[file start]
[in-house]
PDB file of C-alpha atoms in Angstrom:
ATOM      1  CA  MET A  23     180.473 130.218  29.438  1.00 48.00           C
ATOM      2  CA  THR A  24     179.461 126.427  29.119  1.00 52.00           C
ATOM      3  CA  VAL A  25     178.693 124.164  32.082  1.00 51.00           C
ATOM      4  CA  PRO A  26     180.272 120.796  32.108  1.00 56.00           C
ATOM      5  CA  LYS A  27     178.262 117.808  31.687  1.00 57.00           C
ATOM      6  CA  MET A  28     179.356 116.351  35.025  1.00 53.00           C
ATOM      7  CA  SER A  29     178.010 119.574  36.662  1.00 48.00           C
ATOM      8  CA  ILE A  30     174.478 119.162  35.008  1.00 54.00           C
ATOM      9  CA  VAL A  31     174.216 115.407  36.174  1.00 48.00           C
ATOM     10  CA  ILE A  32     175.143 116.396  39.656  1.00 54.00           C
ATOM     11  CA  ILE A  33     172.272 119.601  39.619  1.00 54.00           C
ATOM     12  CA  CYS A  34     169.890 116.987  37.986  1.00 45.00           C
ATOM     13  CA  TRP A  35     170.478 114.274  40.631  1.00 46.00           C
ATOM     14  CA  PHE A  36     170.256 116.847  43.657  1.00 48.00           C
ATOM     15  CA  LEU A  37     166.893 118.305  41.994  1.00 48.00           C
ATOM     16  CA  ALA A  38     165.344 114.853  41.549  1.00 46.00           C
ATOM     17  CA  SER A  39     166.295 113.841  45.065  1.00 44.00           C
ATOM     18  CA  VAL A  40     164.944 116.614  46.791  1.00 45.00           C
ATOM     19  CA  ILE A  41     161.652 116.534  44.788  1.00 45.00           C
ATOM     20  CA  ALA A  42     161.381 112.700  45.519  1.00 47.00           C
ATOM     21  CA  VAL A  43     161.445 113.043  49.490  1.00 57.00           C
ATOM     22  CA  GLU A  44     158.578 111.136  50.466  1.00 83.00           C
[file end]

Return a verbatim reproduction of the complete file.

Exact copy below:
[in-house]
PDB file of C-alpha atoms in Angstrom:
ATOM      1  CA  MET A  23     180.473 130.218  29.438  1.00 48.00           C
ATOM      2  CA  THR A  24     179.461 126.427  29.119  1.00 52.00           C
ATOM      3  CA  VAL A  25     178.693 124.164  32.082  1.00 51.00           C
ATOM      4  CA  PRO A  26     180.272 120.796  32.108  1.00 56.00           C
ATOM      5  CA  LYS A  27     178.262 117.808  31.687  1.00 57.00           C
ATOM      6  CA  MET A  28     179.356 116.351  35.025  1.00 53.00           C
ATOM      7  CA  SER A  29     178.010 119.574  36.662  1.00 48.00           C
ATOM      8  CA  ILE A  30     174.478 119.162  35.008  1.00 54.00           C
ATOM      9  CA  VAL A  31     174.216 115.407  36.174  1.00 48.00           C
ATOM     10  CA  ILE A  32     175.143 116.396  39.656  1.00 54.00           C
ATOM     11  CA  ILE A  33     172.272 119.601  39.619  1.00 54.00           C
ATOM     12  CA  CYS A  34     169.890 116.987  37.986  1.00 45.00           C
ATOM     13  CA  TRP A  35     170.478 114.274  40.631  1.00 46.00           C
ATOM     14  CA  PHE A  36     170.256 116.847  43.657  1.00 48.00           C
ATOM     15  CA  LEU A  37     166.893 118.305  41.994  1.00 48.00           C
ATOM     16  CA  ALA A  38     165.344 114.853  41.549  1.00 46.00           C
ATOM     17  CA  SER A  39     166.295 113.841  45.065  1.00 44.00           C
ATOM     18  CA  VAL A  40     164.944 116.614  46.791  1.00 45.00           C
ATOM     19  CA  ILE A  41     161.652 116.534  44.788  1.00 45.00           C
ATOM     20  CA  ALA A  42     161.381 112.700  45.519  1.00 47.00           C
ATOM     21  CA  VAL A  43     161.445 113.043  49.490  1.00 57.00           C
ATOM     22  CA  GLU A  44     158.578 111.136  50.466  1.00 83.00           C